The impressive combo system also makes a return, and has seen a slight facelift as well. During battle each player has a stock gauge that slowly fills up after inflicting damage on your enemies, which then the player can use the gauge to perform several different actions. Players have the option of not only executing combos and double-attacks, but you can also use your stock points to damage your enemies gauge, therefore keeping him/her/it from inflicting some major pain on your party. In fact, many of the game’s harder boss battles require you to keep an eye on their gauge, as they possess some serious power and allowing them to fill it up is almost certainly suicide. The magic system is also done very well, and allows for a great deal of customization on the players' behalf. Each spell is represented on what is a called a stellar chart, which can be modified and allows the player to add more spells, or even change things like HP effect and elemental classification. Overall, there’re very few negative things to say about the battle system, and with the slight improvements to almost every feature, From the New World is nearly perfect in this regard.

While the mediocre voice-acting won’t make you a believer, the background music and soundtrack will have you excited throughout your adventure. Each situation is greeted with its own unique style of music that ranges from classical to rock to something that could only be conjured up by Trent Reznor himself. Visually the game is stunning as well, and what cutscenes that do exist are on par with the best in the genre, and are quite simply stunning. Each location you visit is nicely represented as well, and each animation, enemy or not, is fluid and matches the environment appropriately. 

In the end Shadow Hearts: From the New World will surprise newcomers, and will likely only add to the hardcore fan’s belief that the entire series is underrated. With a third impressive release, the Shadow Hearts franchise has officially joined the ranks of the RPG elite. Let’s just hope that the rest of the gaming world figures this out as well.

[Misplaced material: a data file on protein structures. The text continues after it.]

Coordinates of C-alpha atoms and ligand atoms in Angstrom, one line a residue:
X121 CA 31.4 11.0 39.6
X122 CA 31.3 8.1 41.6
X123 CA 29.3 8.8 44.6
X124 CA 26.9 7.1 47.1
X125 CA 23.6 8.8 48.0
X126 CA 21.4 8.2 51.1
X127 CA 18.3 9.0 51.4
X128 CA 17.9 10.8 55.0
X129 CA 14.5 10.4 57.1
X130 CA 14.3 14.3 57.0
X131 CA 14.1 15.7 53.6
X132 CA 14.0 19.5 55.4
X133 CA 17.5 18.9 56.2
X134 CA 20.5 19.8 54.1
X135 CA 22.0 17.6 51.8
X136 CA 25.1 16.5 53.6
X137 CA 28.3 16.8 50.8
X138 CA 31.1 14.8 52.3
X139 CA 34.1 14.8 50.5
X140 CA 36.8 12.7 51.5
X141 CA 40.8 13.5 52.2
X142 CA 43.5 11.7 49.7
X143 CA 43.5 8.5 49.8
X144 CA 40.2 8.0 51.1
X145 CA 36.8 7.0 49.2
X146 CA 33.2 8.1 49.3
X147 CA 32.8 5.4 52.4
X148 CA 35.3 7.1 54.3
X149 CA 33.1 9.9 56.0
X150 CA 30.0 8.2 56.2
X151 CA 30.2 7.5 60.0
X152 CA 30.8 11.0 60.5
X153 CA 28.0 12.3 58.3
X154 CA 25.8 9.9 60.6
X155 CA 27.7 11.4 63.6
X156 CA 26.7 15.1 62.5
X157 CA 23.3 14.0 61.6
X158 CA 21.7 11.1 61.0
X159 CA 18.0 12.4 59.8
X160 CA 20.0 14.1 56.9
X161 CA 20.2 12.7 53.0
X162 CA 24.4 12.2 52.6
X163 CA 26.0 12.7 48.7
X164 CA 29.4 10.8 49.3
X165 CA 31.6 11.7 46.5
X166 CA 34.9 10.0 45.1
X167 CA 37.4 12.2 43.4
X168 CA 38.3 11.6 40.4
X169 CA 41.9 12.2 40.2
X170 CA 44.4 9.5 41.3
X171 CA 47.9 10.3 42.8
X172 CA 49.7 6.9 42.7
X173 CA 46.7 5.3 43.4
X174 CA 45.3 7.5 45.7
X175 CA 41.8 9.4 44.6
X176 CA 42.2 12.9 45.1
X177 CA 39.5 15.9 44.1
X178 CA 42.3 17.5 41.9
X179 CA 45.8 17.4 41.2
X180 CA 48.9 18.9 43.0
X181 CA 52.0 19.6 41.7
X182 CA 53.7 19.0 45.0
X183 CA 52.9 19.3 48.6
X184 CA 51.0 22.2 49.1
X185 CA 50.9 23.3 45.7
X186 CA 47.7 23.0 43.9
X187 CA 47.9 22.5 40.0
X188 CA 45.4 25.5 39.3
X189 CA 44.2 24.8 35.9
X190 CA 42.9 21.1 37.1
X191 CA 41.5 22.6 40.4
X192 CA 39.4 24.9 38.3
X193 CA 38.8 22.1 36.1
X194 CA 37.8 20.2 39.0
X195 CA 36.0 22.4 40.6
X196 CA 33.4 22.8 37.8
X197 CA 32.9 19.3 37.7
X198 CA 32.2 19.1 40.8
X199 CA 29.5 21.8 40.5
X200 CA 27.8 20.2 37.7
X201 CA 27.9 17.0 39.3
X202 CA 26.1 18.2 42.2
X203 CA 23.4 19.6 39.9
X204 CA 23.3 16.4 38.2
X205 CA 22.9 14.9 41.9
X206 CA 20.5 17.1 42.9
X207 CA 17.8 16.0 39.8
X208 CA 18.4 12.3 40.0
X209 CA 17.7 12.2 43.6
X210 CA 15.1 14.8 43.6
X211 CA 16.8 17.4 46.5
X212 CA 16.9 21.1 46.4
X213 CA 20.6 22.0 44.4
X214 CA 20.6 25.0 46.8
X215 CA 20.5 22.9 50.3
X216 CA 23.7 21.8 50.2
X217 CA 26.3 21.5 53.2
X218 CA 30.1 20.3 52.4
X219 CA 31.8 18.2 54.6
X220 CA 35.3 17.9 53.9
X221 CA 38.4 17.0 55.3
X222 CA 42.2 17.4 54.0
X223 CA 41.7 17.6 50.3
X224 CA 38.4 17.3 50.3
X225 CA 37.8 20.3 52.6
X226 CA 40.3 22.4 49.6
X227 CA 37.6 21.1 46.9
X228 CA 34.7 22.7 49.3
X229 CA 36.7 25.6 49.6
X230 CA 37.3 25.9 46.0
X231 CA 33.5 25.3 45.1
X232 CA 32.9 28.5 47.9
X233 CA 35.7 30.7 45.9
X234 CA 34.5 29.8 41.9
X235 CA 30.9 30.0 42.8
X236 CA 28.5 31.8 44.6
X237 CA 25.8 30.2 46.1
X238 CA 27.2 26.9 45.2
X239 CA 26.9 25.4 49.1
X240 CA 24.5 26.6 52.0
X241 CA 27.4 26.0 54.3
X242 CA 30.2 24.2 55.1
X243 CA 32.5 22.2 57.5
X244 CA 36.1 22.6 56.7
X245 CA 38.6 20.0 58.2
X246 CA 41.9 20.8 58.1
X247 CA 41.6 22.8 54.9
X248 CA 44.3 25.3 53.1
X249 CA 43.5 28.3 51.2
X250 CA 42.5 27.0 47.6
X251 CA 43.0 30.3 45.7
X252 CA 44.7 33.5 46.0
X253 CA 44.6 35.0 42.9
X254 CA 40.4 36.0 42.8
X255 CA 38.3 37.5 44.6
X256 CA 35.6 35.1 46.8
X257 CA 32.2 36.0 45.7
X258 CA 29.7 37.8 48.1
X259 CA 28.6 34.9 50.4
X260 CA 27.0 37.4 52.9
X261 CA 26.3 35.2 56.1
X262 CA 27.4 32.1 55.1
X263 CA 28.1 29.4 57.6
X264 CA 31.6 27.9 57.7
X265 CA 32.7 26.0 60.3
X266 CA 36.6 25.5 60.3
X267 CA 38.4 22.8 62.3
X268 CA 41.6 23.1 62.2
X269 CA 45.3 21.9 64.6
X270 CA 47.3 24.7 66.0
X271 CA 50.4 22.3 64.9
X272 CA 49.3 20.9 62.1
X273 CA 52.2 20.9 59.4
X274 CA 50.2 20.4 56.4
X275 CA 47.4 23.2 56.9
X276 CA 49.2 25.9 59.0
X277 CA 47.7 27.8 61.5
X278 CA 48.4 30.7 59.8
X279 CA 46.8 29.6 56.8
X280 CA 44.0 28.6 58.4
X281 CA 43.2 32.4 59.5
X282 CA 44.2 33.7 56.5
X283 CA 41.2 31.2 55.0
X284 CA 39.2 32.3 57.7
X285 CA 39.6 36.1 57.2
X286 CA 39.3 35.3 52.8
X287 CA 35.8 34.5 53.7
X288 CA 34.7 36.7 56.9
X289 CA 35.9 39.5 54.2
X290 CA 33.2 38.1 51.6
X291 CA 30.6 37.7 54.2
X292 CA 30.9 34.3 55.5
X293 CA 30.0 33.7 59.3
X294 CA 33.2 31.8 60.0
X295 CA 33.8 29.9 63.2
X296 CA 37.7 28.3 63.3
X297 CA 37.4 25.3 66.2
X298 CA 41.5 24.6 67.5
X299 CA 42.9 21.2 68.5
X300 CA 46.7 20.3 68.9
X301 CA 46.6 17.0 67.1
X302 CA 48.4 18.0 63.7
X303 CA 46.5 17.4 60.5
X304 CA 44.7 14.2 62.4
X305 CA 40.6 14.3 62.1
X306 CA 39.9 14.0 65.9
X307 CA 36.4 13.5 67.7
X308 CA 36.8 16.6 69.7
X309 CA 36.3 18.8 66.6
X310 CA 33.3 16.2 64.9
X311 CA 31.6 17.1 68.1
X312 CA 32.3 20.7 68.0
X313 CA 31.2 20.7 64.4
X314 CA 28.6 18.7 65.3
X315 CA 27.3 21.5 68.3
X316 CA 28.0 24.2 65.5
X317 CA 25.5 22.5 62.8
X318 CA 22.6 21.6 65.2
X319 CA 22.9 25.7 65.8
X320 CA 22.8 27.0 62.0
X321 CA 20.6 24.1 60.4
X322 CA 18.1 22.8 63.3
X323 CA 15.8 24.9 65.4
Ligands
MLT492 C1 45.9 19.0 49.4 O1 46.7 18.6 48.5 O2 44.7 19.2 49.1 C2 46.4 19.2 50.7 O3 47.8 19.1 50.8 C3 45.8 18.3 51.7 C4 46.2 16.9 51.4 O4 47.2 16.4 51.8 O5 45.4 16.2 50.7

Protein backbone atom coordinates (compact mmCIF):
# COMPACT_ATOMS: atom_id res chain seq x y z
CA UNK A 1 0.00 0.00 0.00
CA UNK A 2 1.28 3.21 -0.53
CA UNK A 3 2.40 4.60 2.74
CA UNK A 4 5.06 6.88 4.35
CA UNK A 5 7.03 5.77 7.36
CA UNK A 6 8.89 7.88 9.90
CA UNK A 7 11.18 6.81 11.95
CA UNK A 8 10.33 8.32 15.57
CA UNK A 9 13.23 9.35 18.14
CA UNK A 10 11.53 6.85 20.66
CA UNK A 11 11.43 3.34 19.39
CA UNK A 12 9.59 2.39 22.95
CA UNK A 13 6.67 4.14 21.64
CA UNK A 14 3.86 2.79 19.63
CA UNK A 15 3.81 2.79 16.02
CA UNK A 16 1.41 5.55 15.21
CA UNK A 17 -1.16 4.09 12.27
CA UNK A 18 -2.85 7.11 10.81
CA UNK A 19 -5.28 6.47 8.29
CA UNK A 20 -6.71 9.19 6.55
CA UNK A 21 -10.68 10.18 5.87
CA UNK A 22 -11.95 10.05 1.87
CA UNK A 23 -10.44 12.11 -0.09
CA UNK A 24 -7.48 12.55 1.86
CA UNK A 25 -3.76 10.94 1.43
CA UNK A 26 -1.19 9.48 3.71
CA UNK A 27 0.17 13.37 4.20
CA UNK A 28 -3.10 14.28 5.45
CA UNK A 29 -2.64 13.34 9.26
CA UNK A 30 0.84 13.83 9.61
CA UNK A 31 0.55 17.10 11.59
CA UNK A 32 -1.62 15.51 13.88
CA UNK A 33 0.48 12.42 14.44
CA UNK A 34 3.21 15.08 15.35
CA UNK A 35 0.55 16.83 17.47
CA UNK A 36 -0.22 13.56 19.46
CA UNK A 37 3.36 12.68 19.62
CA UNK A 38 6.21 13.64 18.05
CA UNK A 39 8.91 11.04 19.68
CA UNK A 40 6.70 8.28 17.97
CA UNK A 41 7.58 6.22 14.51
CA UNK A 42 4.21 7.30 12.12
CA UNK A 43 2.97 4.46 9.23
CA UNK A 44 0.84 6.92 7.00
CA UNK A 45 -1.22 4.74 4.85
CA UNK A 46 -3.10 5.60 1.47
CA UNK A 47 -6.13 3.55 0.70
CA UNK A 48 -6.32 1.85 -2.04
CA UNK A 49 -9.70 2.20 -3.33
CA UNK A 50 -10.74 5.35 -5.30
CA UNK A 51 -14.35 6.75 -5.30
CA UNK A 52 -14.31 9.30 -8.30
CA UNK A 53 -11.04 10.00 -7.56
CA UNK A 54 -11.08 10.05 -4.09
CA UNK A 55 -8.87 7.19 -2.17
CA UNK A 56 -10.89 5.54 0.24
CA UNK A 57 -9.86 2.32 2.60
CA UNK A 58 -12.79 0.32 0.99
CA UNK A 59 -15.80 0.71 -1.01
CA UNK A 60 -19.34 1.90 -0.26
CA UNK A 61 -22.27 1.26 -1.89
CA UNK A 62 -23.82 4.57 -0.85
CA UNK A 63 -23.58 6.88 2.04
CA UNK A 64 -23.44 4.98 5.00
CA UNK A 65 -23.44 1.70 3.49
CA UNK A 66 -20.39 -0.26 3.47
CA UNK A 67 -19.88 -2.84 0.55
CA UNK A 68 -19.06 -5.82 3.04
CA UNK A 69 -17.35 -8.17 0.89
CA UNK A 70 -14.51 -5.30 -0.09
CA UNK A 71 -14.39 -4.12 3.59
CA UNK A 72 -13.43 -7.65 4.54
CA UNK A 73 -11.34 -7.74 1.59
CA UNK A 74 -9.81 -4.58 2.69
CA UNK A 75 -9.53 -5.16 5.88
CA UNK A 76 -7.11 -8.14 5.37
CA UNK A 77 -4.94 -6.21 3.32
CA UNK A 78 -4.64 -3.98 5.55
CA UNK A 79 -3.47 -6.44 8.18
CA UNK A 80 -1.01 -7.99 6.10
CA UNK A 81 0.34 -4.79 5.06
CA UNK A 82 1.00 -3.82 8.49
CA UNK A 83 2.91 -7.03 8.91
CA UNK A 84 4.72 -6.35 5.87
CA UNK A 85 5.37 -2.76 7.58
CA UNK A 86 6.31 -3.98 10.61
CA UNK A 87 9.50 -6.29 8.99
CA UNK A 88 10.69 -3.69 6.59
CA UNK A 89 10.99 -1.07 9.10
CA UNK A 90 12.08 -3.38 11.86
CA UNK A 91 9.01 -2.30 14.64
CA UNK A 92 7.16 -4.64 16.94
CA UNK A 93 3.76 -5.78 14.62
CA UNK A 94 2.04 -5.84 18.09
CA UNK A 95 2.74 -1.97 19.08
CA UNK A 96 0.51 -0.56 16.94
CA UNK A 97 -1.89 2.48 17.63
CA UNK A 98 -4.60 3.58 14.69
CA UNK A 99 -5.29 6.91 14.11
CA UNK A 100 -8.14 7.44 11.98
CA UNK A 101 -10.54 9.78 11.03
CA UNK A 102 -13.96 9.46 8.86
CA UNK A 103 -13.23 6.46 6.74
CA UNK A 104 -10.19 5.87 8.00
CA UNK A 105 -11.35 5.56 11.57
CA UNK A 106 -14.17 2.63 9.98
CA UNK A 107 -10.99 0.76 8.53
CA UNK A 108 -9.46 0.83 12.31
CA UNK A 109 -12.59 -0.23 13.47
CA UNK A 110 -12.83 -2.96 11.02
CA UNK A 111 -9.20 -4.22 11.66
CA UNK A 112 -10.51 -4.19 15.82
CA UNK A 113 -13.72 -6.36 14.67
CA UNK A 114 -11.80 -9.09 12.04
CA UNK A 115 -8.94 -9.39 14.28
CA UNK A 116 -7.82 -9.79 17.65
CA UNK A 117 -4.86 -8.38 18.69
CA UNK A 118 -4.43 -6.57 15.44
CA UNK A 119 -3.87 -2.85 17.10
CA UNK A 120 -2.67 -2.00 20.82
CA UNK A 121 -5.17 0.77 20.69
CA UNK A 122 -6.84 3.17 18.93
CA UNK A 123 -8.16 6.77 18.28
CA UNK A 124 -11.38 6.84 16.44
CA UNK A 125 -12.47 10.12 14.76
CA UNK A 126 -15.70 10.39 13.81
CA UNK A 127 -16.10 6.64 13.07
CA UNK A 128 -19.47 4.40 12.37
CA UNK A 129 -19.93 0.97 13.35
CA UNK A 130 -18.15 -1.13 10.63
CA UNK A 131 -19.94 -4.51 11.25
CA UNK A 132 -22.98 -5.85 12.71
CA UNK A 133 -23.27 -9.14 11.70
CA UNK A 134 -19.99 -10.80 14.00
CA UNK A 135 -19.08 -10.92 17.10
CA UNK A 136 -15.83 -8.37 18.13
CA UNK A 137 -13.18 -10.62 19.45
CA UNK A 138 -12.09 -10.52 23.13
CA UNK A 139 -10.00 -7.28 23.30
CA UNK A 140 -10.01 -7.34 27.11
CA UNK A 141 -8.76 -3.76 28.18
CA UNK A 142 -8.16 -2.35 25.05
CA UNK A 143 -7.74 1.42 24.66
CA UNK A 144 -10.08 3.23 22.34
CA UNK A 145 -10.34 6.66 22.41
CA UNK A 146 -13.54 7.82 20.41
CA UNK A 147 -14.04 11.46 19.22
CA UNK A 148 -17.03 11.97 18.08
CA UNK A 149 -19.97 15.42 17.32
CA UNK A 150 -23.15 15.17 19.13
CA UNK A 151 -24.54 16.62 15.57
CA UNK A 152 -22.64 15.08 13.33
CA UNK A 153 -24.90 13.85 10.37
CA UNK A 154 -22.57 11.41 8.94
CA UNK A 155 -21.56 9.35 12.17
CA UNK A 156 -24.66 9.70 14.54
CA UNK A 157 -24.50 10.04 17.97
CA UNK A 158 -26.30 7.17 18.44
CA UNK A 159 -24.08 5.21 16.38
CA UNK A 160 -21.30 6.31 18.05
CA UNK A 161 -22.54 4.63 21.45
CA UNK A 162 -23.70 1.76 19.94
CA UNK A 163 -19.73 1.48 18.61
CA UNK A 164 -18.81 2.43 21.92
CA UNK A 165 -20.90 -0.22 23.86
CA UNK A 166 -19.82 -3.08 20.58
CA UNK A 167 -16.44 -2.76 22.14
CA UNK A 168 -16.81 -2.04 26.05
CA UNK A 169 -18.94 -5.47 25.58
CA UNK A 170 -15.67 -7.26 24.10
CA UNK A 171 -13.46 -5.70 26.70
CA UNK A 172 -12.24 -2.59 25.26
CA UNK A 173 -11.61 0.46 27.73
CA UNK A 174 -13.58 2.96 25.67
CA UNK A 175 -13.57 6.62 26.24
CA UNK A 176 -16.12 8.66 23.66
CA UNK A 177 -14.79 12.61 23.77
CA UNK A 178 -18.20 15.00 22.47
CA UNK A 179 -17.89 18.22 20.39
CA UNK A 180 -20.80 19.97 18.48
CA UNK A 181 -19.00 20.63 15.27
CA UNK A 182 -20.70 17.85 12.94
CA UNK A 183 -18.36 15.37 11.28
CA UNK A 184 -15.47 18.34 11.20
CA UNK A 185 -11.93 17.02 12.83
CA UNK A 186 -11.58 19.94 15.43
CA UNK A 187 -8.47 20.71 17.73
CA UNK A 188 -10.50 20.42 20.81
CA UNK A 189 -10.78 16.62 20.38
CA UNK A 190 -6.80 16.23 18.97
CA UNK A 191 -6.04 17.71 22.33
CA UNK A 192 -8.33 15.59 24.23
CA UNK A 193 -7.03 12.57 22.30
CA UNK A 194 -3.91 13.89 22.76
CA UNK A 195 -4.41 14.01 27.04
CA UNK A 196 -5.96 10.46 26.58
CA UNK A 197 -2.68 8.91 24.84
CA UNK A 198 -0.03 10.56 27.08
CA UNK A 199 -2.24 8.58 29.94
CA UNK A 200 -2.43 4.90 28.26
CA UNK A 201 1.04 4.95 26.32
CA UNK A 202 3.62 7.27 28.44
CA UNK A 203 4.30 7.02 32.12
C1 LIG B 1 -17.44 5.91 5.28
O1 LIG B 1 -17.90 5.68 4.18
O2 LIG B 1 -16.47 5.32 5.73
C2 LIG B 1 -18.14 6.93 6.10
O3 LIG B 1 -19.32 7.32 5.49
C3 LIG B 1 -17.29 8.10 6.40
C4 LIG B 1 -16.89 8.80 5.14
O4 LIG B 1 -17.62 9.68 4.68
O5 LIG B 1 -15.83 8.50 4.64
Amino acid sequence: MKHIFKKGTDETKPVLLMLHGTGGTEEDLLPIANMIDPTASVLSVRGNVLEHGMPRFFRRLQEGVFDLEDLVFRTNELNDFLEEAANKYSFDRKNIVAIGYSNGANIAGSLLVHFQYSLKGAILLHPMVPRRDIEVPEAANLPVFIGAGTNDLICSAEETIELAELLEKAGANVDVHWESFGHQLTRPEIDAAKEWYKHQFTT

Review Scoring Details for Shadow Hearts 3: From the New World

Gameplay: 8.9
Some noticeable improvements to some already existing features make the battle system in From the New World that much better. The unique cast of characters and off-beat story make every RPG this side of a Shin Megami Tensei title seem boring. There’re more than enough side quests to keep you occupied, but the story does suffer slightly from poor pacing, and it is likely that the uninspired dungeon layouts and punishing random battle frequency may cause more frustration than necessary.

Graphics: 8.4
Visually the game is right on par with the top of its class, and the few cutscenes that exist are absolutely stunning. Each location resembles its real-life counterpart closely, but overall the character models and environments could’ve used a little more polishing.

Sound: 8.3
Most of the main character’s voices are very well done, but it seems like the minor characters got neglected a little bit. The soundtrack, however, is brilliant, and often shifts tones in a matter of seconds. Sound effects in battle are just as good, too. A few disappointing tracks and some disappointing voice-overs are the only drawbacks here.

Difficulty: Medium/Hard

Concept: 8.5
Shadow Hearts prides itself on its originality, and From the New World takes that notion to extremes. Everyone who may be a little tired of the typical RPG will definitely want to give this game a try. 

Overall: 8.5
Developer Nautilus definitely tried to keep the series from growing stale by taking it in a new direction, and even with the new cast of characters and Western setting, FTNW is able to execute nearly perfectly. While it may not be neck and neck with the big boys yet, the series has however now become a legit contender in the RPG genre.

Great